Input / Output

I read through “Deep Work” by Cal Newport this weekend. Admittedly, most of it was a skim as I didn’t need the hard sell that deep, focused work for extended periods of time is the best way to get real, valuable things accomplished. For anyone that has been stuck in shallow work for their career, that stuff is probably really eye-opening.

For me, the second half is where I found the most value. That’s where the practical application advice lives and I took a fair number of notes as I worked my way through it. I’ve included them all below, in case they might be of use to someone else.

For now, I’ve started with getting up significantly earlier and spending the first couple of hours of the day in what I’m terming “deep work”. For me, that means solid time focused, without distractions from family or the internet. The work itself may not be particularly deep, but it will definitely move things forward in the work I’m doing as well as clear the way ahead for deep work to come.

I’ve set down some clarified professional and personal goals, as well as what activities will help me work toward reaching them.

I’m now assessing my network tools to see if any culling can be done. It’s possible that the focus and increased discipline I’m developing will be enough for now.

I’m also working with the questions: What does “deep work” mean to me and what does “shallow work” mean as well?

 


Deep Work notes

Be patient. It will take time to develop this as a skill.

Deep work pushes you cognitively to your limits. Fatigue is inevitable if you don’t train it like a muscle.

Ritualize

  • Where you’ll work and for how long
    You don’t want an open-ended slog.
  • How you’ll work once you start
    Setting a metric (words written, feature complete, etc) can be helpful.
  • How you’ll support your work
    Be organized and ensure the environment and tools you need are readily available.

Experiment with the ritual if it’s not working. It’s a big deal to develop deep work.

Sometimes grand gestures (renting a hotel room) can help.

Focus on the wildly important goals. Use a weekly review to keep yourself accountable.

Do a formal shut down of work at the end of the day.

  • Downtime aids insights
  • Downtime helps recharge the energy needed to work deeply
  • The work that evening downtime replaces is usually not that important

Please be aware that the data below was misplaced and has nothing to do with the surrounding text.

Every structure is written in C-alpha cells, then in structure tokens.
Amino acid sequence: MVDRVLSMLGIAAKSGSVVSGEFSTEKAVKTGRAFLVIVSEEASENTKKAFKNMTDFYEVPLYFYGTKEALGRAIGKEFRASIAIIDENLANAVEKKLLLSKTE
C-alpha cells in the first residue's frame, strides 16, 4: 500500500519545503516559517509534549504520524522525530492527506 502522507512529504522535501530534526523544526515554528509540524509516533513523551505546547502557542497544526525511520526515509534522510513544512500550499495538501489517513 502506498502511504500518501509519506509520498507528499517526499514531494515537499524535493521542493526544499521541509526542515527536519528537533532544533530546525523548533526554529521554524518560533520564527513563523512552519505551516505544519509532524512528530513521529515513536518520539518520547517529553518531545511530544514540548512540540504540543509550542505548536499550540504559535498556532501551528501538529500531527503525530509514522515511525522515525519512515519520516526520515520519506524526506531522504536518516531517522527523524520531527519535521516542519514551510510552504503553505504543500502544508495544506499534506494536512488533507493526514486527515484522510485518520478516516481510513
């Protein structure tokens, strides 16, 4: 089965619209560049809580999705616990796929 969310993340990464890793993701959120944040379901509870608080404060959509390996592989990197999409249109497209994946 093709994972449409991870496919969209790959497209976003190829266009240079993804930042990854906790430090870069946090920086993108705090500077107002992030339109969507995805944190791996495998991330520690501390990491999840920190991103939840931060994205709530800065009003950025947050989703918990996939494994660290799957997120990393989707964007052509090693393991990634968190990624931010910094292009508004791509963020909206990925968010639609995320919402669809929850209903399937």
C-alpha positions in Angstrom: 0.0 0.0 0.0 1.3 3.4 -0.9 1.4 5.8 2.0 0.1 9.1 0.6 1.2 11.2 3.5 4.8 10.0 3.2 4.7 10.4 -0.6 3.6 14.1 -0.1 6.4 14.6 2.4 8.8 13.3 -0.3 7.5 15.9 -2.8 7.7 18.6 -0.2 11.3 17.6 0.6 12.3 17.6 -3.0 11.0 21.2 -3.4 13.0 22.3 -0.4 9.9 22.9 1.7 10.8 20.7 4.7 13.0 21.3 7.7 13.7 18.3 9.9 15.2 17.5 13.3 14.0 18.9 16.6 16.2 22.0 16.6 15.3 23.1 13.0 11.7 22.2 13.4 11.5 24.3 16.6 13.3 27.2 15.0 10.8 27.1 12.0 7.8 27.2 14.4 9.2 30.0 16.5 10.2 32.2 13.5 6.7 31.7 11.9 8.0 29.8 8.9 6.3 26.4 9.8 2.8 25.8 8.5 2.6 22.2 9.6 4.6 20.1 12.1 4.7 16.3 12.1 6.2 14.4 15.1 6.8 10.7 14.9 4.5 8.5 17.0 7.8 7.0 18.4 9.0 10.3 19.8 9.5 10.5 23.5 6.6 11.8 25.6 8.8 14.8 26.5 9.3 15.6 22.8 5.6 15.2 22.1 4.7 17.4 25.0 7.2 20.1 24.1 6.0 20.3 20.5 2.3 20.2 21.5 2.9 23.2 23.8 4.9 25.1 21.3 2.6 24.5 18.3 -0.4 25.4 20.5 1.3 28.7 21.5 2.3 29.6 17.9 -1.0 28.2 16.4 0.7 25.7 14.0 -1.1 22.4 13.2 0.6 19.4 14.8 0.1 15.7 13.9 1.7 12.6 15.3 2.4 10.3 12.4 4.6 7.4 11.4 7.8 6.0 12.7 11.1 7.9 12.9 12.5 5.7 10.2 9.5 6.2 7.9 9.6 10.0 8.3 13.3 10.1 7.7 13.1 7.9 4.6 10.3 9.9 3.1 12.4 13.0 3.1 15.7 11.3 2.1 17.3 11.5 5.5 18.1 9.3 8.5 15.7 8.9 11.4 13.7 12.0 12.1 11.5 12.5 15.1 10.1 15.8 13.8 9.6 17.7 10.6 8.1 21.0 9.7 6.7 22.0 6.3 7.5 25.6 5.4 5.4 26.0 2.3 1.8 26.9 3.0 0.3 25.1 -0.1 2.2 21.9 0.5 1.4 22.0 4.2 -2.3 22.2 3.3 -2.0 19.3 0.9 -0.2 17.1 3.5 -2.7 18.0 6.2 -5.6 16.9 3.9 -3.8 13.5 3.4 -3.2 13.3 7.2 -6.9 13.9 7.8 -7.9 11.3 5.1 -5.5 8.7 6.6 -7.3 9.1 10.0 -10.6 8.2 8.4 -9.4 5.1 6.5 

Shutdown should include setting up a list of the next day’s tasks.

Embrace boredom

The ability to concentrate deeply is a skill that must be trained.

Don’t take breaks from distraction. Instead take breaks from focus.

Schedule in advance when you’ll use the internet (social media, entertainment, etc).

1. This strategy works even if your job requires lots of internet use.
2. Regardless of how you schedule internet blocks, you must keep the time outside them internet-free.
3. Scheduling internet use at home as well as work can improve your concentration training.

You must rewire your brain to be comfortable resisting distracting stimuli.

Working like Roosevelt

High intensity bursts of focus can help you accomplish a lot. Set a timer.

Start with once or twice a week and use a specific goal and deadline.

Meditate productively

Walking to focus on a single deep problem or task.

Act mindfully but instead of clearing your thoughts, keep them focused singularly.

Once or twice a week for this at first.

Be wary of distraction and looping thoughts.

Stretches your deep thinking.

Quit social media

The craftsman approach to tool selection:

Identify the core function that determine success and happiness in your professional and personal life. Adopt a tool only if its positive impacts on these factors substantially outweigh its negative impacts.

Apply the law of the vital few to your internet habits.

  • Identify the main high-level goals in your professional and personal life. These goals should not be overly specific.
  • For each goal, list the top two or three most important activities that help you satisfy the goal. These can be more specific, but should not be one-time activities.
  • Consider the network tools you use. Ask if each has a substantially positive, substantially negative, or little impact on your activities.
  • Keep the tool only if it has positives that outweigh its negatives.

The Law of the Vital Few:

In many settings, 80% of a given effect is down to just 20% of the possible causes.

Stop using services for 30 days then ask:
1. Would the last month be better if I had used the service?
2. Did people care if I was using it?

If no to both, then quit using it.

Don’t use the internet to entertain yourself. Put thought into your leisure time.

Drain the shallows

Deep work should be built up. An hour or two, but likely no more than 4, with the remainder for more shallow tasks.

Schedule your day by blocks of time and adjust as needed. This isn’t about constraint, but thoughtfulness.

Quantify the depth of every activity.

Shallow work:

Noncognitively demanding, logistical-style tasks, often performed while distracted. These efforts tend to not create much value in teh world and are easy to replicate.

How long would it take (in months) to train a smart recent college grad with no special training in my field to complete this task?

Create a shallow work budget

How much time (by percentage) should be spent on shallow work?

30-50% in general.

Be conscious about accepting new obligations.

Become hard to reach after hours and during blocks of deep work.

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